While wildfires in the Western U.S. continue to rage, satellite observations over the last 20 years have revealed a decreasing trend in global wildfires. What’s going on?
As strong winds and hot air continue to propel wildfires across the Western U.S. states of California, Oregon, and Washington state, politicians, activists, and researchers quarrel violently about the main causes of these disasters and how to reduce the risk of wildfires in the future.
There can be little doubt that drought conditions and high temperatures are exacerbating these wildfires.
However, over recent decades human activities such as land management and agriculture, increasing population density and active fire suppression have succeeded in significantly reducing the global areas burned by wildfires, despite the rise in global temperatures.
To understand why some arid and semi-arid regions of the world have managed to reduce wildfires in the face of rising temperatures, such as Mediterranean Europe, while other regions haven’t succeeded to do so, will be crucial to risk reduction policies.
Below we have selected recent research papers, based on satellite observations, which reveal the decreasing trend in global wildfires and the most likely reasons for these encouraging developments.
Global trends in wildfire and its impacts: perceptions versus realities in a changing world
Abstract: Wildfire has been an important process affecting the Earth’s surface and atmosphere for over 350 million years and human societies have coexisted with fire since their emergence. Yet many consider wildfire as an accelerating problem, with widely held perceptions both in the media and scientific papers of increasing fire occurrence, severity, and resulting losses. However, important exceptions aside, the quantitative evidence available does not support these perceived overall trends.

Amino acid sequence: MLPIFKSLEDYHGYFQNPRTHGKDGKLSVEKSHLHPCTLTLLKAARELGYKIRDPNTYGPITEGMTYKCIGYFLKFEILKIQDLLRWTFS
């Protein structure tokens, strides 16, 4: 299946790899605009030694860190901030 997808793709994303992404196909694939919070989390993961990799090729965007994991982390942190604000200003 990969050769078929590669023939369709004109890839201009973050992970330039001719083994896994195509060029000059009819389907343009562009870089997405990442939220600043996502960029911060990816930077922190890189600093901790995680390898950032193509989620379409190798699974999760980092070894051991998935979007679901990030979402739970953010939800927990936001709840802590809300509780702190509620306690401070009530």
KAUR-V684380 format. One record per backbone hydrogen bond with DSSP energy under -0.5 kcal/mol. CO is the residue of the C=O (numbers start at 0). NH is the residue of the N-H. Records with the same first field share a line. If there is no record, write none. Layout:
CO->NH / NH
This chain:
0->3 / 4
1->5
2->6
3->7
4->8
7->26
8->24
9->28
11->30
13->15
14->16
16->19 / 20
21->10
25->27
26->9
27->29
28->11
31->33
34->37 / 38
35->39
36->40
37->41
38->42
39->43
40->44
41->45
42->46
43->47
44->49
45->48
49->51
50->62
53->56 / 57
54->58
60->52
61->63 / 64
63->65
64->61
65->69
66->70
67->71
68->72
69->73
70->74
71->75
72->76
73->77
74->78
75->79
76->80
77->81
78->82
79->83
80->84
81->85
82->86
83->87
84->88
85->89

Instead, global area burned appears to have overall declined over past decades, and there is increasing evidence that there is less fire in the global landscape today than centuries ago. Regarding fire severity, limited data are available. For the western USA, they indicate little change overall, and also that area burned at high severity has overall declined compared to pre-European settlement. Direct fatalities from fire and economic losses also show no clear trends over the past three decades.
Trends in indirect impacts, such as health problems from smoke or disruption to social functioning, remain insufficiently quantified to be examined. Global predictions for increased fire under a warming climate highlight the already urgent need for a more sustainable coexistence with fire. The data evaluation presented here aims to contribute to this by reducing misconceptions and facilitating a more informed understanding of the realities of global fire.
A human-driven decline in global burned area
Abstract: Fire is an essential Earth System process that alters ecosystem and atmospheric composition. Here we assessed long-term fire trends using multiple satellite datasets. We found that global burned area declined by 24.3 ± 8.8% over the past 18 years.
The estimated decrease in burned area remained robust after adjusting for precipitation variability and was largest in savannas. Agricultural expansion and intensification were primary drivers of declining fire activity. Fewer and smaller fires reduced aerosol concentrations, modified vegetation structure, and increased the magnitude of the terrestrial carbon sink.
Fire models were unable to reproduce the pattern and magnitude of observed declines, suggesting they may overestimate fire emissions in future projections. Using economic and demographic variables, we developed a conceptual model for predicting fire in human-dominated landscapes.
For more information & research papers see GWPF coverage of wildfires
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